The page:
Last week, Time magazine featured Didier Drogba in its annual issue dedicated to the “most influential” people on the planet. No doubt many of the magazine’s subscribers in America will have absolutely no idea who the Ivory Coast footballer is – much less why he deserves a spot on the magazine’s iconic cover right next to Bill Clinton and Lady Gaga.
But that doesn’t take away from Drogba’s global influence – or the incredible burden he carries as this summer’s World Cup in South Africa approaches.
Coming off perhaps the best season of his career – at an age when most would be past their prime – the 32-year-old human locomotive is Africa’s best and most recognized player at a time when the continent is hosting its very first World Cup. Africa is crying out for a World Cup winner. There have been a few Cinderella stories in the past – namely Cameroon and Senegal. But Africa has been waiting for one of their own to mount a legitimate challenge for the trophy – and with Drogba, Solomon Kalou and the Toure brothers in their lineup, the Ivory Coast represents the continent’s best shot to date.
Unfortunately, Lady Luck has not done Ivory Coast any favors by dumping them in the same first-round group as Brazil, Portugal, and North Korea. That may give neutral supporters a bunch of mouth-watering fixtures, but if there is a Group of Death in this year’s tournament then this is surely it. The one advantage for the Ivorians is that even though they will be 3,000 miles from home, they will no doubt feel like they are playing in their home ground. I was in Tanzania last summer and I cannot tell you how many Drogba and Toure shirts I saw people wearing even in that country. All of Africa considers these players their own.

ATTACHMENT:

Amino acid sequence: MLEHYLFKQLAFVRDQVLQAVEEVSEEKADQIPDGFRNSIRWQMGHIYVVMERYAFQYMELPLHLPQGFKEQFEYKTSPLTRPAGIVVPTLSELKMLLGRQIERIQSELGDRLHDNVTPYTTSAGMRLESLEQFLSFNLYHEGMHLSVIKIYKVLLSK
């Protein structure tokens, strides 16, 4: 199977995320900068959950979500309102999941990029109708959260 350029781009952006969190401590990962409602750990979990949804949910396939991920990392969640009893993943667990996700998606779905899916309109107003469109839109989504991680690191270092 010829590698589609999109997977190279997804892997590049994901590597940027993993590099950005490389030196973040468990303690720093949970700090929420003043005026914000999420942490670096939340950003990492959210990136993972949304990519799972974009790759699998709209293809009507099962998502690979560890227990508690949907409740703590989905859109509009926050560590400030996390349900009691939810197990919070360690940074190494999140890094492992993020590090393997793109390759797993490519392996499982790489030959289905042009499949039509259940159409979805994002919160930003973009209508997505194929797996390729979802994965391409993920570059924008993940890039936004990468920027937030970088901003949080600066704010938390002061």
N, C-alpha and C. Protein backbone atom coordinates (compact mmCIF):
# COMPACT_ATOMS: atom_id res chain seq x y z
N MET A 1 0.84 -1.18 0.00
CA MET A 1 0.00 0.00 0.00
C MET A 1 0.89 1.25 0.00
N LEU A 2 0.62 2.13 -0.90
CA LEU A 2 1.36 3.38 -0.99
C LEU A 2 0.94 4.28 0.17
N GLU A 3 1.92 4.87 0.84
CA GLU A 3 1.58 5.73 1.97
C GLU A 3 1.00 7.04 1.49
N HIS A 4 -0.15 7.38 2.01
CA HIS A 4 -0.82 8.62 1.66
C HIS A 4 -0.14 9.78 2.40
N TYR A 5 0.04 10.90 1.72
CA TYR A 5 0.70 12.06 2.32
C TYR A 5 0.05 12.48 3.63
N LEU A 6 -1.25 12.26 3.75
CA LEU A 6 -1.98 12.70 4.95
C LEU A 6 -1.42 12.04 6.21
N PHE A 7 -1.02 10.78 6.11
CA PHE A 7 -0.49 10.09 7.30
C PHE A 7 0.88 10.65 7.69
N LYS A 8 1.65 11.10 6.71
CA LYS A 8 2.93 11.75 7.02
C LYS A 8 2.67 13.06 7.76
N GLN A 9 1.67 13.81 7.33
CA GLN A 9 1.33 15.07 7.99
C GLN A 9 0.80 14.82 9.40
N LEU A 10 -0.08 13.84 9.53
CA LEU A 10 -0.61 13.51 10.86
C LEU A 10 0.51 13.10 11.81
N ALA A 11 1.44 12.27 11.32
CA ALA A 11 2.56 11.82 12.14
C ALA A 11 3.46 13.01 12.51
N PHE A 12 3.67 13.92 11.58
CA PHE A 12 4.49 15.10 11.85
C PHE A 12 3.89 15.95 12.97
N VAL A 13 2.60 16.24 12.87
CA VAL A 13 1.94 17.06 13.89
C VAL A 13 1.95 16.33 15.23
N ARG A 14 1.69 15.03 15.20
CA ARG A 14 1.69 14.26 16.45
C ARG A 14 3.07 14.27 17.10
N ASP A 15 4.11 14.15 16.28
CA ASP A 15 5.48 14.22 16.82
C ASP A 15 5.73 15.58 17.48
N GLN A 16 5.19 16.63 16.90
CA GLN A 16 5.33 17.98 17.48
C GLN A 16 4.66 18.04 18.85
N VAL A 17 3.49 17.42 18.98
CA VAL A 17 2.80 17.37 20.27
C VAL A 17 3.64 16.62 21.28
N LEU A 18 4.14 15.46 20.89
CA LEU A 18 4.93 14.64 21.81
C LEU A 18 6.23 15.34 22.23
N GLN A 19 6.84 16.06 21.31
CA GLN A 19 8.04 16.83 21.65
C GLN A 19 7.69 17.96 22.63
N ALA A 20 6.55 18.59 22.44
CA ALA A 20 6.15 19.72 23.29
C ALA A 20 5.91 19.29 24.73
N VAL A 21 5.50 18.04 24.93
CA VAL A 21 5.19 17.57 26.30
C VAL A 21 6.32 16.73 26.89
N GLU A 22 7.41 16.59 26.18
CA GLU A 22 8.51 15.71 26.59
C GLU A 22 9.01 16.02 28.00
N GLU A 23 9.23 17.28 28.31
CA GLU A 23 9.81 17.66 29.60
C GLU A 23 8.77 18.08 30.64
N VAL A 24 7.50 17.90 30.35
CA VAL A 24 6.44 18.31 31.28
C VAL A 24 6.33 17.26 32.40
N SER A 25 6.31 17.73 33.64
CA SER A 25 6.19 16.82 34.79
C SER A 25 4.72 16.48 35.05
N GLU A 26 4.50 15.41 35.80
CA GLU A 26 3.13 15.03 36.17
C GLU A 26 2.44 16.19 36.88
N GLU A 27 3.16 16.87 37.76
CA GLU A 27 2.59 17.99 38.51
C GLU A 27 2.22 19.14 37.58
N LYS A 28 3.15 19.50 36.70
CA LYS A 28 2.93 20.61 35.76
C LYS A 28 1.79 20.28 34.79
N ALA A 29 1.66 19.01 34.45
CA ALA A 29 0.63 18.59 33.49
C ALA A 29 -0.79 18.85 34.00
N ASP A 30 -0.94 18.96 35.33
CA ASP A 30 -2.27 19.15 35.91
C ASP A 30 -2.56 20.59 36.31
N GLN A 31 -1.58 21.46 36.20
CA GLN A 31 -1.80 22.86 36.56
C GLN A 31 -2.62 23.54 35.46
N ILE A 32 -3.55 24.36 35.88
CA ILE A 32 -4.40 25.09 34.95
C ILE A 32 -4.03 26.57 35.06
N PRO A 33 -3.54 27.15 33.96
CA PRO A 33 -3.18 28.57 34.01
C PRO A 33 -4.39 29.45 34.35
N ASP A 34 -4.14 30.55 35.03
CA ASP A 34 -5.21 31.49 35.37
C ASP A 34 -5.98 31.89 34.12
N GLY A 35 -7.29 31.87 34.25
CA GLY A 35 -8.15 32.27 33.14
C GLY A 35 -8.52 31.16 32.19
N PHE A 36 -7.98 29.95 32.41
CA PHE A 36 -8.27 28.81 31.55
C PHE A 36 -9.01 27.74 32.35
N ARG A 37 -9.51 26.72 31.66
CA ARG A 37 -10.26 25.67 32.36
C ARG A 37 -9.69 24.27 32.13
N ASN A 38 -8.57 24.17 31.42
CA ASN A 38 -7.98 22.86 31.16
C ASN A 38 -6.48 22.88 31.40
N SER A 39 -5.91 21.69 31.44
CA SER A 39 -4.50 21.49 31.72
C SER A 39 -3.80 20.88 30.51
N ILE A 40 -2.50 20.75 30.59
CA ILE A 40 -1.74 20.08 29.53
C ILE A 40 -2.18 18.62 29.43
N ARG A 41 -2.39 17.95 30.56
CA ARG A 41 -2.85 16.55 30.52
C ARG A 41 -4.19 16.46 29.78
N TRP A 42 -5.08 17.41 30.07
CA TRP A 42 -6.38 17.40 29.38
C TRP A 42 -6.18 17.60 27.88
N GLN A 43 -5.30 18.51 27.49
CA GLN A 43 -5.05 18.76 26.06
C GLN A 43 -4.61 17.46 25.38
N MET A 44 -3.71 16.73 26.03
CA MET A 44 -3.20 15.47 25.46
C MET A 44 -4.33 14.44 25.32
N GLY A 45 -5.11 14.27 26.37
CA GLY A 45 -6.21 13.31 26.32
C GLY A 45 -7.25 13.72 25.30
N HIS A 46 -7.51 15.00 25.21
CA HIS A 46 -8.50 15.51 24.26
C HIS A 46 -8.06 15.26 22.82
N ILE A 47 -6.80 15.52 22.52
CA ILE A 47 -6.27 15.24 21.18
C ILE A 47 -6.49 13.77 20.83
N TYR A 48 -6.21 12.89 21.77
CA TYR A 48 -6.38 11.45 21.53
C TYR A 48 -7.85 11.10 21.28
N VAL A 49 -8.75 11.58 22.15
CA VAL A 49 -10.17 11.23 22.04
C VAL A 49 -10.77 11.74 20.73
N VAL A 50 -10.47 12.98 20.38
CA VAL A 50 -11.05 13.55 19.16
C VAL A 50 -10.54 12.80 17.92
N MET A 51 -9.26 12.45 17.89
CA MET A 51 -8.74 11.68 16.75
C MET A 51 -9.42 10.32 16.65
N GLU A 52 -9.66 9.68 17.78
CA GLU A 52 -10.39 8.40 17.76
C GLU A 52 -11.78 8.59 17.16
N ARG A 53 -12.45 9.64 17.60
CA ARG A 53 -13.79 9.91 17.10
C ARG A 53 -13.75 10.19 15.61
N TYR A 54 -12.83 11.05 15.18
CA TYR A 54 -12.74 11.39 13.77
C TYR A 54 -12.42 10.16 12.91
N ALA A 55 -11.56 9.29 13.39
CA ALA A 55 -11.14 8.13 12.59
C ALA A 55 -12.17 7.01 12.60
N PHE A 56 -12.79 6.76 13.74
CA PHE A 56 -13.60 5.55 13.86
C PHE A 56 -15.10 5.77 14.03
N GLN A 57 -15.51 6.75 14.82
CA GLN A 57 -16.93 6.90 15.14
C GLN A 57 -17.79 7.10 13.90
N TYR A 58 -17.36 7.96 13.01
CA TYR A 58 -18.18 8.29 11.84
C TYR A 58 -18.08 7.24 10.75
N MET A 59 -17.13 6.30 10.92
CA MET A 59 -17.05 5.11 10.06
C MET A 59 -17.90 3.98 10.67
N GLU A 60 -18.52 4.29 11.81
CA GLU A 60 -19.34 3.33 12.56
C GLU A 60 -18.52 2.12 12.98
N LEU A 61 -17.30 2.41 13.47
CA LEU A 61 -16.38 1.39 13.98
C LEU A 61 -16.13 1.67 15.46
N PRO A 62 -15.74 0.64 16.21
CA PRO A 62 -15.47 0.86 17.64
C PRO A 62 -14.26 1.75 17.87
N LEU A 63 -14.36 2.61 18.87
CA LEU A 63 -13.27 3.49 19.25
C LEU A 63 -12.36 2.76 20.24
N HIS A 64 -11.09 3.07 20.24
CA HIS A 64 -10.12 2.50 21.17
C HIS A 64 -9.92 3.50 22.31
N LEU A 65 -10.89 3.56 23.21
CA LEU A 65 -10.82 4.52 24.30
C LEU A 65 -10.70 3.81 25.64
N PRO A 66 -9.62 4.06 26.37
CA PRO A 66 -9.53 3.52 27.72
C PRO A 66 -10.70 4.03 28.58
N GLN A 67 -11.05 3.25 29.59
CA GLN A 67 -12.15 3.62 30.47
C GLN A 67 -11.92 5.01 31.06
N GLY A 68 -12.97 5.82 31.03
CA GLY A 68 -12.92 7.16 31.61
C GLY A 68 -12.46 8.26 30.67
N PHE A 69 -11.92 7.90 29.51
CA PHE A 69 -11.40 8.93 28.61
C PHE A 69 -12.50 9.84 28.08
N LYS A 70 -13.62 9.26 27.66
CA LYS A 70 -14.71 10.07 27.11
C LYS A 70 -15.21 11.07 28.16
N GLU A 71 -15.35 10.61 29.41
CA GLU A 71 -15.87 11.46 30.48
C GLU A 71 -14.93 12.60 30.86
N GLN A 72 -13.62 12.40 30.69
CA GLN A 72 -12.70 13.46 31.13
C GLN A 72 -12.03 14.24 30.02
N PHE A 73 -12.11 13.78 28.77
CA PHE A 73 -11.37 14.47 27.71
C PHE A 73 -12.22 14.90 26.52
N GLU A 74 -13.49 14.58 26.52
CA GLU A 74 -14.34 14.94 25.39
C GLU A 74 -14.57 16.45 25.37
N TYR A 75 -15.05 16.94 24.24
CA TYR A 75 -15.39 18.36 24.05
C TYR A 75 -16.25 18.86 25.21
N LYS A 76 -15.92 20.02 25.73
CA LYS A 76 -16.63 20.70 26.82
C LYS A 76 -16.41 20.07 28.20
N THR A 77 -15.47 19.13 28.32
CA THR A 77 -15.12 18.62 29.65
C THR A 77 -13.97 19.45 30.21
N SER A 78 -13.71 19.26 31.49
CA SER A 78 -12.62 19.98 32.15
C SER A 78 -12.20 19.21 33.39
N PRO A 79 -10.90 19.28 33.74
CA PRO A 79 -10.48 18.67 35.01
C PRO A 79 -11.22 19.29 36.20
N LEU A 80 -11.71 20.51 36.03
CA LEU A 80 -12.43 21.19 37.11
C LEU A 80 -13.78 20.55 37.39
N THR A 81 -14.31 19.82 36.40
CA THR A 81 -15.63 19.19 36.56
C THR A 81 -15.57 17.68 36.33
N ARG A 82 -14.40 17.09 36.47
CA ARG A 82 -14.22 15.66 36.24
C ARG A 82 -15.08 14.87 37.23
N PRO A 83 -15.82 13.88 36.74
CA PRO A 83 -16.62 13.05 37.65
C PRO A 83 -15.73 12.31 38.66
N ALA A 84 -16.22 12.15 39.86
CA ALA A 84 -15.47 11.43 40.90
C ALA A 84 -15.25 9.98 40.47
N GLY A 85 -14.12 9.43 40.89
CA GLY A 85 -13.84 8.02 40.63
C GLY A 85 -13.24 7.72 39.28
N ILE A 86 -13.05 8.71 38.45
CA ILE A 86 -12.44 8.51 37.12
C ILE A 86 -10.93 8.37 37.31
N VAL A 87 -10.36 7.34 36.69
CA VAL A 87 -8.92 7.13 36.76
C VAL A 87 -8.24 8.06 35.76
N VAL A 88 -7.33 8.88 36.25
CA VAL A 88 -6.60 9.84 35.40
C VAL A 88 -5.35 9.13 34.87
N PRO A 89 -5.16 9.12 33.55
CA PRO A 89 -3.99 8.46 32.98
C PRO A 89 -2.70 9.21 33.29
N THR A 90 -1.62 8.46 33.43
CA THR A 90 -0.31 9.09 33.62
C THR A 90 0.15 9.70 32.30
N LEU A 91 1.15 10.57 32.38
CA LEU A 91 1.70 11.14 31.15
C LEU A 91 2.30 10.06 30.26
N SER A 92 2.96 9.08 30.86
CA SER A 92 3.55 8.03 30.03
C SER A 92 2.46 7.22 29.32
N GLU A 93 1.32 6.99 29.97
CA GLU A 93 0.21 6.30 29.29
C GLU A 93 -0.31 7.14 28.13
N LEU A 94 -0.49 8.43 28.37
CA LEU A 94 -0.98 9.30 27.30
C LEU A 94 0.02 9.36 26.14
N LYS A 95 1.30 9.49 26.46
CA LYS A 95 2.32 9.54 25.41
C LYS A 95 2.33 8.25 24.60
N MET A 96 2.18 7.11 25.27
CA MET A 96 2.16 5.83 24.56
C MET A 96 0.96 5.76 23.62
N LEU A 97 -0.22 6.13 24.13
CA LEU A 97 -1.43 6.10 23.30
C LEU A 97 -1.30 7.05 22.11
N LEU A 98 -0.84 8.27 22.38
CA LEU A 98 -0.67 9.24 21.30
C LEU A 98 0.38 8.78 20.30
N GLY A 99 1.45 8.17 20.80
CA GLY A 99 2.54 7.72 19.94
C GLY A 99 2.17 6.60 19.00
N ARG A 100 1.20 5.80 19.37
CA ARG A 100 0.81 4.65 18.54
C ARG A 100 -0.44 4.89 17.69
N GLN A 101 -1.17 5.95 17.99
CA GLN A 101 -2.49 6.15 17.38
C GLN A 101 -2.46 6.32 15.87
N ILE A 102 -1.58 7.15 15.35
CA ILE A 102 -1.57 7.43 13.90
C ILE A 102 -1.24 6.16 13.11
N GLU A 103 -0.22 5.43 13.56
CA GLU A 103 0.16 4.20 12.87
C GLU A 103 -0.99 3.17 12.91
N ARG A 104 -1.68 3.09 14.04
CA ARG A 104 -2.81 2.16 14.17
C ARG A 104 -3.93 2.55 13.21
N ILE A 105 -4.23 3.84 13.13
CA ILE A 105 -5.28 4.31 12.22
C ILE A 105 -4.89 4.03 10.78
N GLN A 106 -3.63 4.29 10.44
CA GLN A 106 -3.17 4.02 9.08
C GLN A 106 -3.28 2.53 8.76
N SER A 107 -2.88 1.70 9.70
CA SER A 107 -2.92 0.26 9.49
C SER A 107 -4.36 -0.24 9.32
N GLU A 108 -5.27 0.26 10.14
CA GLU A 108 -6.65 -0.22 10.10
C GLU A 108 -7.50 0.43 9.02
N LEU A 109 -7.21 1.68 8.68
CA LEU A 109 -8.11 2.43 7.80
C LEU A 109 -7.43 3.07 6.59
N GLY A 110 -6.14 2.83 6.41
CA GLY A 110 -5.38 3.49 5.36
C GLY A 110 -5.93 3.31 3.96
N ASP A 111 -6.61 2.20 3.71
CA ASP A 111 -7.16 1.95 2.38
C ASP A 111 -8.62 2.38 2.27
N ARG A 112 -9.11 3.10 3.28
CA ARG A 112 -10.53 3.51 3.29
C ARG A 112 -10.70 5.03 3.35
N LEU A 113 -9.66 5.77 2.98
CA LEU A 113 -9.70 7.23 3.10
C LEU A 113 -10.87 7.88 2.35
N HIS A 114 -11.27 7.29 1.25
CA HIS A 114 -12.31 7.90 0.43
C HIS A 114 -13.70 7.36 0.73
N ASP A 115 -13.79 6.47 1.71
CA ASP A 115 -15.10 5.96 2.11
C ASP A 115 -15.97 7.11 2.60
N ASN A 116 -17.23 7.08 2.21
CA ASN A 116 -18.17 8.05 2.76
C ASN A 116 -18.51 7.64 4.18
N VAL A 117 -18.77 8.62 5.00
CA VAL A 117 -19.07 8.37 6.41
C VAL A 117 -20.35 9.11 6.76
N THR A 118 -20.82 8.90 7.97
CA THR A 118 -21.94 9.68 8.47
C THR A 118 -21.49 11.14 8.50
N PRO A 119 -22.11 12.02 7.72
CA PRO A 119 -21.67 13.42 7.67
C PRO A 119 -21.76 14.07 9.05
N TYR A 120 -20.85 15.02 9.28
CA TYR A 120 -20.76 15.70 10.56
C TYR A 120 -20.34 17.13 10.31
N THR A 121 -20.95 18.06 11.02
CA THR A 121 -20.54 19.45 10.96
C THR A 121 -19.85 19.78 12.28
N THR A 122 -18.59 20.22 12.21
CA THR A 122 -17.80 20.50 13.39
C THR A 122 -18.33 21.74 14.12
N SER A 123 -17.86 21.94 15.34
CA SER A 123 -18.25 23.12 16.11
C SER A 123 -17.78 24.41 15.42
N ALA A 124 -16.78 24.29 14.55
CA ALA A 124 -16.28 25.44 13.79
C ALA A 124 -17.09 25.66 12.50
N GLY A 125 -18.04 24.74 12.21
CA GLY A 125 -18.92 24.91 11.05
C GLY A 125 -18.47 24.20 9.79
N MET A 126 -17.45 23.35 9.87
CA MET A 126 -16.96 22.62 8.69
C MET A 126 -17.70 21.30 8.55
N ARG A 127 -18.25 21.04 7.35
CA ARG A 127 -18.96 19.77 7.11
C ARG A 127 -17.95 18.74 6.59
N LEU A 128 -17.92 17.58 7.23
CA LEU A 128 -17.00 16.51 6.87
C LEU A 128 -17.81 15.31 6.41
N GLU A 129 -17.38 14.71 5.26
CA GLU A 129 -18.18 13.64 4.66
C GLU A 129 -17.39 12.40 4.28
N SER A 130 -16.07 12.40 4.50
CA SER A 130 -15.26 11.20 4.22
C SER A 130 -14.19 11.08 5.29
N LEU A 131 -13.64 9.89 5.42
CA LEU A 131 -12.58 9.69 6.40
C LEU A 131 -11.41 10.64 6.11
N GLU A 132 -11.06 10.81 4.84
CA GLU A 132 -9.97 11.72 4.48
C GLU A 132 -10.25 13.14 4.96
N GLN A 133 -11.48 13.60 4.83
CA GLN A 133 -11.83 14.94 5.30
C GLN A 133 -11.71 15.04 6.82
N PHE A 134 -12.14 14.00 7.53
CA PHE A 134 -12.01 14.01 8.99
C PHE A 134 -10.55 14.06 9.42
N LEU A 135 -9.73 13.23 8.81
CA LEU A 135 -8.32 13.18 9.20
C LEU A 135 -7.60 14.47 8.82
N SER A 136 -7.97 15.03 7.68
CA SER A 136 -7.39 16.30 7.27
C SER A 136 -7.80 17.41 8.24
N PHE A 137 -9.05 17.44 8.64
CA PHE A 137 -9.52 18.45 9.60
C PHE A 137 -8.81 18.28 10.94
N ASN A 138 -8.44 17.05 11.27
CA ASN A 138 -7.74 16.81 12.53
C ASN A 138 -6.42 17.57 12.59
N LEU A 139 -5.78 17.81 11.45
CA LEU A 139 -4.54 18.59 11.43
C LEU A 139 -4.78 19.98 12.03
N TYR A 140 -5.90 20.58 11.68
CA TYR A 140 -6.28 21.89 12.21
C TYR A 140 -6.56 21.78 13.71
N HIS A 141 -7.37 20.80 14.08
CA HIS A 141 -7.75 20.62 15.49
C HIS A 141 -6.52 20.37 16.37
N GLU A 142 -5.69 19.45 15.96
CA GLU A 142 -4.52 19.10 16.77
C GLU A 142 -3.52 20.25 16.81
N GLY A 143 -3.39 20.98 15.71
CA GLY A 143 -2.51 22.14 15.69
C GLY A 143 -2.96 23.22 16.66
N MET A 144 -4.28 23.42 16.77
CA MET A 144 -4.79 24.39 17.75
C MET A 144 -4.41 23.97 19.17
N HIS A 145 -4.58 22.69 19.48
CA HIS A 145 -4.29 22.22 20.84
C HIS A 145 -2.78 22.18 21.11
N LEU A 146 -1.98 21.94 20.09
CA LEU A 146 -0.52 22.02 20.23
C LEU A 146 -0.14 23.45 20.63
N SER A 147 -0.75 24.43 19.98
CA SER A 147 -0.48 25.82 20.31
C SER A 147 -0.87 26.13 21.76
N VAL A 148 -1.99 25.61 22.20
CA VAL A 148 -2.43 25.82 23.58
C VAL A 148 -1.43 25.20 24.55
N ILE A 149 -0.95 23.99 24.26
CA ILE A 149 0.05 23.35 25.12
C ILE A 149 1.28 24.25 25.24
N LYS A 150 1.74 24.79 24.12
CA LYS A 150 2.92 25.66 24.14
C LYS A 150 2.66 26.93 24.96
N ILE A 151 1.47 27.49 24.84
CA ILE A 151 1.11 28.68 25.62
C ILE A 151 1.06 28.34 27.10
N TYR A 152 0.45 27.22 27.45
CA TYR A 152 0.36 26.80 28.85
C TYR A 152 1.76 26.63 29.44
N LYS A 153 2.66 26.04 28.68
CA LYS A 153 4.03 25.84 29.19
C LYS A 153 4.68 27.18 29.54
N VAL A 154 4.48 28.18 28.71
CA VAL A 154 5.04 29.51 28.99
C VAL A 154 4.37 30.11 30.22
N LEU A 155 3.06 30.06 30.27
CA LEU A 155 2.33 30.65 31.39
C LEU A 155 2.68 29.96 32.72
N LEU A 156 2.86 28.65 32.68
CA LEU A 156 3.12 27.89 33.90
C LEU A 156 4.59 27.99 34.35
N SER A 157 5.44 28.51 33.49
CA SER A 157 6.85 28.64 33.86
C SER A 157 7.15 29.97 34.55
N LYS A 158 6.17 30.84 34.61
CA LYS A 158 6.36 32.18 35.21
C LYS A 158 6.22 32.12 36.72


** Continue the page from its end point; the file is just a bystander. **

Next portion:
More than any other player, Didier Drogba is the toast – and the envy – of Africa. He has succeeded in a world that most in the Ivory Coast can’t even dream of. And throughout his illustrious career, Drogba has not lost sight of where he came from. Late last year he donated £3 million to fund a hospital in his home country. (Check out exclusive video from the benefit here.) Drogba has also long believed that his sport can play some kind of role in resolving his nation’s political problems. But Drogba’s greatest contribution to his nation and his continent would come should he lead the Ivory Coast into the latter stages of the tournament, and maybe upset Brazil along the way.
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